China and Economic Freedom

The relationship between economic freedom and prosperity is empirically verifiable. Countries that are relatively economically free — meaning free markets and private ownership of capital — do better than countries that are not economically free.

South Korea, for example, is a rich country and North Korea is a disaster zone; Chileans are better off than Venezuelans; capitalist West Germany was richer than socialist East Germany. Continue reading

Have the Laws of Economics Changed?

The correlation between economic freedom and economic prosperity is well-established and robust. Economics explains why this relationship exists and also the causal direction — economic freedom is the cause and prosperity the effect.

I am by nature in favor of freedom of all flavors, not just economic freedom. I value freedom as an ultimate good, although it fortunately happens to be an instrumental good too. Even if material prosperity did not follow from economic freedom — meaning that it was not instrumental in creating wealth — I would still value economic freedom for itself. Philosophically I am not a utilitarian.

These musings are provoked by a comment to the piece on Economic Freedom and Well-being last week. Here’s the comment:

Continue reading

Ask Me Anything — Is Economics Hard?

There’s a funny story in Robert Heilbroner’s 1953 book The Worldly Philosophers (which has been republished dozens of times):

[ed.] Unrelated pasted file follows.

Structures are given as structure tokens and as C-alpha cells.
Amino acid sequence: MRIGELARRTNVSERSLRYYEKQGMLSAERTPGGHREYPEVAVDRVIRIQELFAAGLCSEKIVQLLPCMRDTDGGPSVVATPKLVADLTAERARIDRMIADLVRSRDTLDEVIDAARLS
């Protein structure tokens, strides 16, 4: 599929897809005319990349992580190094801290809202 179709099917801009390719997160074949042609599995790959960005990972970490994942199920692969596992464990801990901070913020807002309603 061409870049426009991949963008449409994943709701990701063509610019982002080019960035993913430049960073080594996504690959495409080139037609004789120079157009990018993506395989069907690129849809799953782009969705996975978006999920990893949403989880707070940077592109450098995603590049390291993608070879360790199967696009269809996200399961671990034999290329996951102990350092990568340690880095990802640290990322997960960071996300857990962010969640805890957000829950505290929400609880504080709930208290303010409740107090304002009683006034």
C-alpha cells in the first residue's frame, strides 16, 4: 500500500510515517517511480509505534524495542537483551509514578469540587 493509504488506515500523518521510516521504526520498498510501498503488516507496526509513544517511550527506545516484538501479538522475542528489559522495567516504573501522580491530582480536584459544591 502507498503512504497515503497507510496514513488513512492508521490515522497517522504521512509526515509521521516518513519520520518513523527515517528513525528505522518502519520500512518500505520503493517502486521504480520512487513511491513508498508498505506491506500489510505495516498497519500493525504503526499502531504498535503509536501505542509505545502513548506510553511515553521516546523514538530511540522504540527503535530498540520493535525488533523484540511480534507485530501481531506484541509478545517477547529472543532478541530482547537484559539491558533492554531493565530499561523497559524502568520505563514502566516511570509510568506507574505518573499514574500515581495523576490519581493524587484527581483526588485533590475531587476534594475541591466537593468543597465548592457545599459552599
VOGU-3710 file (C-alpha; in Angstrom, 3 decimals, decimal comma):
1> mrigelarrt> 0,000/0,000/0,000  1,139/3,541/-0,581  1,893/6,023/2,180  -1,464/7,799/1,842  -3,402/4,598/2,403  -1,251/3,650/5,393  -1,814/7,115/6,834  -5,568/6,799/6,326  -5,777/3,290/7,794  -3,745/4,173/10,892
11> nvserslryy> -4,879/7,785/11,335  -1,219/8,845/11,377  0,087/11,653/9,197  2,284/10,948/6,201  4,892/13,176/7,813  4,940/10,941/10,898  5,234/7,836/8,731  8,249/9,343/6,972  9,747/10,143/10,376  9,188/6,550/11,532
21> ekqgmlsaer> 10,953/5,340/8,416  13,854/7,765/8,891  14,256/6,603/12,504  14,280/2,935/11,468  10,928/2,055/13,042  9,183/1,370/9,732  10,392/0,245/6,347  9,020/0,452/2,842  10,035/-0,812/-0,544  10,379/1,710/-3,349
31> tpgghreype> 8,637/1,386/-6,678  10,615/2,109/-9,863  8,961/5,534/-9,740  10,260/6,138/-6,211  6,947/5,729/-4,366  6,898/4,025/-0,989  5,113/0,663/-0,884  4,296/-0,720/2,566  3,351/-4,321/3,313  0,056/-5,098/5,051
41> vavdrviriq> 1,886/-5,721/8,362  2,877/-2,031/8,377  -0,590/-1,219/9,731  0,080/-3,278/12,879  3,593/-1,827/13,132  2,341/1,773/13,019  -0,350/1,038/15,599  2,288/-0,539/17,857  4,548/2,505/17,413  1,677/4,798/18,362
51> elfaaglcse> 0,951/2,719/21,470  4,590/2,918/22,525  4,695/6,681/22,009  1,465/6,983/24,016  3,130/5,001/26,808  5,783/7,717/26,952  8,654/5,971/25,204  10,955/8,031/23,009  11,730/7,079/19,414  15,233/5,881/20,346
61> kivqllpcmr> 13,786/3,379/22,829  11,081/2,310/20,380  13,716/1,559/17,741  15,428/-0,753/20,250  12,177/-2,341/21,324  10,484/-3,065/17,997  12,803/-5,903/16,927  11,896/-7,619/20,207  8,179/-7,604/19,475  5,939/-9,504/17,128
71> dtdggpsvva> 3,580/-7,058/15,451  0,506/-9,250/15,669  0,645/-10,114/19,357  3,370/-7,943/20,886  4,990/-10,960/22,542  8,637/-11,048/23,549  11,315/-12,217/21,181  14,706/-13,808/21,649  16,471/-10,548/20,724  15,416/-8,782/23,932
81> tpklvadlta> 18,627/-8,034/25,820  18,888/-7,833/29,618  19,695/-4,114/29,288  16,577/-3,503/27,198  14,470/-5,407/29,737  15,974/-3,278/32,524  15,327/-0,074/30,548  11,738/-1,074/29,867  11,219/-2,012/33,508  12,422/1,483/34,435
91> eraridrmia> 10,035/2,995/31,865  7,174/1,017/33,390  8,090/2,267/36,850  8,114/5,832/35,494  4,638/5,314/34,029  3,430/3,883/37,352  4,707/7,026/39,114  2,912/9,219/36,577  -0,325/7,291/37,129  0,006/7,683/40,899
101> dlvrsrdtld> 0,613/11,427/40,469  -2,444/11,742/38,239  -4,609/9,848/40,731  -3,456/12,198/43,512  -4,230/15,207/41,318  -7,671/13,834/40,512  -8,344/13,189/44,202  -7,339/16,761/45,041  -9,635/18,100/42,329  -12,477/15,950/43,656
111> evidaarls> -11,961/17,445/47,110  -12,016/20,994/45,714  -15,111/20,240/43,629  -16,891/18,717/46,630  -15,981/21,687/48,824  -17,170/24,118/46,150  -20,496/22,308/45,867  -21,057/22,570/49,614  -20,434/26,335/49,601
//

One evening Keynes was having dinner with Max Planck, the physicist who was responsible for the development of quantum mechanics. Planck turned to Keynes and told him that he had once considered going into economics himself. But he decided against it – it was too hard. Keynes repeated this story with relish to a friend back at Cambridge. “Why, that’s odd,” said the friend. “Bertrand Russell was telling me just the other day that he’d also thought about going into economics. But he decided it was too easy.” Continue reading

Competition in Free Markets


The primary purpose of production is consumption. Economic activity is by definition the production and consumption of goods and services. Except for the special case of the so-called “Robinson Crusoe” economy (an economy in which there is only one person who has to necessarily be self-sufficient) every real economy involves exchange or trade. The ability to trade what one has produced for things that one wants to consume generates wealth and increases welfare.

You can of course restrict your consumption to only those things you produce, but you will have a Hobbesian existence: “solitary, poor, nasty, brutish, and short.”


Exchange makes possible the creation of wealth through division of labor and specialization, two intimately connected concepts. Surgeons operate, bakers bake, brewers brew, carpenters build, architects design, programmers code, … ad infinitum. The ability to exchange decouples production and consumption. Crusoe’s production and consumption are rigidly linked. In our case, we don’t produce any of the things we consume, and don’t consume what we produce. Continue reading

An 1980 interview with Hayek

This is a Friedrich Hayek interview by Bernard Levin at the University of Freiburg which was broadcast in May 1980. Hayek was, in my professional opinion, one of the greatest economists of all times. We are wonderfully privileged to be able to watch videos of his brilliant exposition on the web. I am also impressed by Mr Levin; he does his job as the interviewer magnificently. Continue reading